Next, the algorithm finds standard deviation of all the averaged values as 0.0084 (i.e., SDarc) and standard deviation of the utilization as 14.0500 (i.e., SDru) of the vehicle V3. As images, the vehicle V3 is suitable for a source vehicle. Note that images is a system parameter and it is set as 0.5 for this illustration.

The vehicle V3 hosts three VMs (i.e., VM31, VM32 and VM33). Now, the algorithm finds the suitable VM(s) that is hosted on vehicle V3 by taking the standard deviation of VM utilization and arranging them in descending order of their standard deviation. The standard deviation of VM31, VM32 and VM33 is 4.4500, 3.9800 and 21.0400, respectively. As VM33 contains the highest standard deviation, it is the potential candidate for VM migration. Once the successful migration of VM33 is over, vehicle V3 is no more suitable for a source vehicle to carry out further migration.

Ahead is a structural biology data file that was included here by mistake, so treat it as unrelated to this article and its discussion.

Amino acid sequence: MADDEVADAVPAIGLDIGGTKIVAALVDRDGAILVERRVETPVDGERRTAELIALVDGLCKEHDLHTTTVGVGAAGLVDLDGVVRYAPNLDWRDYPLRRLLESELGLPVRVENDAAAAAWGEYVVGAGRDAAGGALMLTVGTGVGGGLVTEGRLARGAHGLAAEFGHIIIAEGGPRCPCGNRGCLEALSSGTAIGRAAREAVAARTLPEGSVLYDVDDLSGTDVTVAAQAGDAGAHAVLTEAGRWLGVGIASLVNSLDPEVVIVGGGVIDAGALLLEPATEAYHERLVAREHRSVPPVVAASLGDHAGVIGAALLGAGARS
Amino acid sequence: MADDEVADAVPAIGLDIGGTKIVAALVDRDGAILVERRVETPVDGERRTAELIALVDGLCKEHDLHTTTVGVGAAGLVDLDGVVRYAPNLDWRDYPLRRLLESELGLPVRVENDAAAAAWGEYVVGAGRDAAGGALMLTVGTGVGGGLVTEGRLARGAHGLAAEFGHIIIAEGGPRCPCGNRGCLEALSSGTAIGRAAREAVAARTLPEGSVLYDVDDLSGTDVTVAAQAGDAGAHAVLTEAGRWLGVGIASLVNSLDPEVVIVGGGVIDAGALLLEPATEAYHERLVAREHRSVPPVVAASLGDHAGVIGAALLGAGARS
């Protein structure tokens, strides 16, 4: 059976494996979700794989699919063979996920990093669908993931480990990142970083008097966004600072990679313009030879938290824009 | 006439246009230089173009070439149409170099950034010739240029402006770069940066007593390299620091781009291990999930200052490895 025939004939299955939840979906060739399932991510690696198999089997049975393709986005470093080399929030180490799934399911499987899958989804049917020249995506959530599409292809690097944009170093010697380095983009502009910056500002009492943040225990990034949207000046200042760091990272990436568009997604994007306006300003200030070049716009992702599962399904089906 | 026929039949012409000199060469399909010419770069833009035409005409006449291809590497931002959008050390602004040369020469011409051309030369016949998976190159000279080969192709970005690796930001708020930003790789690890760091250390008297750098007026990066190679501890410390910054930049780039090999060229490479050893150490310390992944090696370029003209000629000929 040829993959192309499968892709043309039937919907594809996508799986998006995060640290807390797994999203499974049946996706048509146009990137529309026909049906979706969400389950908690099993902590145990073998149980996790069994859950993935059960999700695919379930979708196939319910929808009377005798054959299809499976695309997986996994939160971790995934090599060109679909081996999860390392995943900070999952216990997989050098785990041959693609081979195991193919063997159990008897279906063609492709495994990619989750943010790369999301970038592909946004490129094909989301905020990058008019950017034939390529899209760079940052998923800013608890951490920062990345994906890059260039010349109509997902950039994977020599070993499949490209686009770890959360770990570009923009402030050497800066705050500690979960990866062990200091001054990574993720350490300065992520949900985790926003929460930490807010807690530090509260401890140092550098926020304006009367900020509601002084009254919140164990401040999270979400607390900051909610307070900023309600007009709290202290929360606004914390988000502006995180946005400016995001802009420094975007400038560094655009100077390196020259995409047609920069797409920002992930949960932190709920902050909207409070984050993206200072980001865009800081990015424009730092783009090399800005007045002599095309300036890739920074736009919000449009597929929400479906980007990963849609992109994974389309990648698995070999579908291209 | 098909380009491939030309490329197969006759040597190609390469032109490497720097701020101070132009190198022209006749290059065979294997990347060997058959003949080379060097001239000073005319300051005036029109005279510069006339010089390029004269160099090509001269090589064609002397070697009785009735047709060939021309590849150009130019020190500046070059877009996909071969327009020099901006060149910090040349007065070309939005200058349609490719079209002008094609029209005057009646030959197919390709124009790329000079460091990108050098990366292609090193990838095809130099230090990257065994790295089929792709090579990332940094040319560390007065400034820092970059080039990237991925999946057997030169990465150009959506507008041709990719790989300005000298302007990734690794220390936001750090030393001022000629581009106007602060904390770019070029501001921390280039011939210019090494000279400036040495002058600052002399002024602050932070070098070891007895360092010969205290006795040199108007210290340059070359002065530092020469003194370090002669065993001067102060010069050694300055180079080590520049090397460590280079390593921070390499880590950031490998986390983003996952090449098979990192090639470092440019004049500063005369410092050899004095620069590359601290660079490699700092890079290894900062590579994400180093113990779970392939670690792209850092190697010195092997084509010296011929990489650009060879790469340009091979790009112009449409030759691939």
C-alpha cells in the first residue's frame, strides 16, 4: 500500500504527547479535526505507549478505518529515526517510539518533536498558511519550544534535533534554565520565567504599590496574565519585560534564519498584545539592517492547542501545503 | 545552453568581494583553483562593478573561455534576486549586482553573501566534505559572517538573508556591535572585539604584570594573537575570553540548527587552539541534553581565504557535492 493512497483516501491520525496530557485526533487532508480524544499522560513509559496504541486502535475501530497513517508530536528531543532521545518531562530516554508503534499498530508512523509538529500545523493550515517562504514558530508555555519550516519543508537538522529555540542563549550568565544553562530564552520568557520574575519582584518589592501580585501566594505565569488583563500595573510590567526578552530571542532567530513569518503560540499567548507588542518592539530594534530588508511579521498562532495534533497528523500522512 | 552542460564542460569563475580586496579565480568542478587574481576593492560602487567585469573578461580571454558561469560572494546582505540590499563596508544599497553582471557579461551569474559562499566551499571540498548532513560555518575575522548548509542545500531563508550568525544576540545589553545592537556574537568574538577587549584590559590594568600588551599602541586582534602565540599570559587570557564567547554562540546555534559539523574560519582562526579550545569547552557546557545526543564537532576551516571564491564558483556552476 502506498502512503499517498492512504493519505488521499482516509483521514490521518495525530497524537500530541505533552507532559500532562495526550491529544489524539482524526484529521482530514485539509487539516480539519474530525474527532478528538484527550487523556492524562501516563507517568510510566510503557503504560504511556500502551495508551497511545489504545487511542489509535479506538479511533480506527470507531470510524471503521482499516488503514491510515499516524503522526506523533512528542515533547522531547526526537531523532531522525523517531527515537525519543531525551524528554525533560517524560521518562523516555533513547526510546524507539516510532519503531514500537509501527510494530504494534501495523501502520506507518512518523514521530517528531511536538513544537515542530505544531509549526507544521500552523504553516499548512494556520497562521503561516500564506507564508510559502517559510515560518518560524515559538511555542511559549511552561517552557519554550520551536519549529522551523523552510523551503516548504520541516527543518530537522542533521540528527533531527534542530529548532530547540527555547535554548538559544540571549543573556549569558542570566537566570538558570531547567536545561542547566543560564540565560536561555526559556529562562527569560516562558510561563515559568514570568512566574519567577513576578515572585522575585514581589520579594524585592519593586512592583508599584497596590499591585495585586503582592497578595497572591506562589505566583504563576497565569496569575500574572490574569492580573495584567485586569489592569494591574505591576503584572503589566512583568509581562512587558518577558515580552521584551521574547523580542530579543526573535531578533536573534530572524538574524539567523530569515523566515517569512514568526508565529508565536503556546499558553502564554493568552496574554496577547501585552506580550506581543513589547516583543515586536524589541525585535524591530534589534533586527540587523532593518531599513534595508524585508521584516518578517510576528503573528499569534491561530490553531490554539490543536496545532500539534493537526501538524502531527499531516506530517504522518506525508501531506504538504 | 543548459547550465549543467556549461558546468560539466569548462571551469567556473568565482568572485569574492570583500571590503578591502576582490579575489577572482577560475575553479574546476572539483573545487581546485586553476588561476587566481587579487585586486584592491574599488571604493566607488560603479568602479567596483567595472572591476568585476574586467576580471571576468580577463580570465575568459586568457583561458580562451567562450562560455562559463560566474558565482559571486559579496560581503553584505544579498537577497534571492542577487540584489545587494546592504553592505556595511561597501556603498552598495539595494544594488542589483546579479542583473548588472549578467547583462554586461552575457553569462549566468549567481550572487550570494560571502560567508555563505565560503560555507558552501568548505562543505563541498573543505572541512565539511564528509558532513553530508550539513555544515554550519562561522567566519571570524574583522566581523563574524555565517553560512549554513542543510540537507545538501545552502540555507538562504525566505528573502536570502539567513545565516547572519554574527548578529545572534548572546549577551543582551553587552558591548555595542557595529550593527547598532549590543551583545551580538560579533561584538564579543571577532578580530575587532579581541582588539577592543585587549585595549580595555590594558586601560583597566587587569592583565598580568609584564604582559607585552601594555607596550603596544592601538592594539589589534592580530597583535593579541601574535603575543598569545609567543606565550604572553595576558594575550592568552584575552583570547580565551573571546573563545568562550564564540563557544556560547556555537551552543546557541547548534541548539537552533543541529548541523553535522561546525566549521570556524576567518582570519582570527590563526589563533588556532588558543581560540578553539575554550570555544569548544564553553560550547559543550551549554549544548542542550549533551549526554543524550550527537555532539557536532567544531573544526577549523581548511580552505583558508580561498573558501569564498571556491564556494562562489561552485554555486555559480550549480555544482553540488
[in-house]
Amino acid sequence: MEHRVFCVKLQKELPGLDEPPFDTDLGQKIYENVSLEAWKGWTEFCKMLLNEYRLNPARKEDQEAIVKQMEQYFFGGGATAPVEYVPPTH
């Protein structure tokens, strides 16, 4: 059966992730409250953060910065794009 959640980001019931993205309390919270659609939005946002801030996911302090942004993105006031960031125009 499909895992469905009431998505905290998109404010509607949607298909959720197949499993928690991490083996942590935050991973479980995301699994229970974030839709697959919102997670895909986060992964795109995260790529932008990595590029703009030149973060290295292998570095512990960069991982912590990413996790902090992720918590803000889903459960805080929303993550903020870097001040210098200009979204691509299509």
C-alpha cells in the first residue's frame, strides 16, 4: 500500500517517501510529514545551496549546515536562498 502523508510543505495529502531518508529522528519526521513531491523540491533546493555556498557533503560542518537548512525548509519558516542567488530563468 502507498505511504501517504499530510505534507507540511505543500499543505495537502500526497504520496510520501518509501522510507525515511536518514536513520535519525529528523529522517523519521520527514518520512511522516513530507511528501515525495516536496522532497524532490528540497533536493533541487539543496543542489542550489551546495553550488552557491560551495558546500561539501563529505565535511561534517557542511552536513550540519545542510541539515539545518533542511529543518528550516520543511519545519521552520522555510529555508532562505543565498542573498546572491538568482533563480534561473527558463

Now, the algorithm finds a destination vehicle to migrate VM33. For this, it finds the average utilization of all vehicles, excluding the vehicles that are present in the set of final source vehicles and sort those vehicles in the ascending order of their average utilization. In this illustration, V4 is only available. Note that VM33 can be migrated to vehicle V4 if the utilization of vehicle V4 after accommodating VM33 should not be a potential candidate for the set of probable source vehicles. Here, VM33 is migrated to vehicle V4 and vehicle V3 is removed from the set of final source vehicles after this successful migration. As a result, the total number of VM candidates is one, i.e., VM33.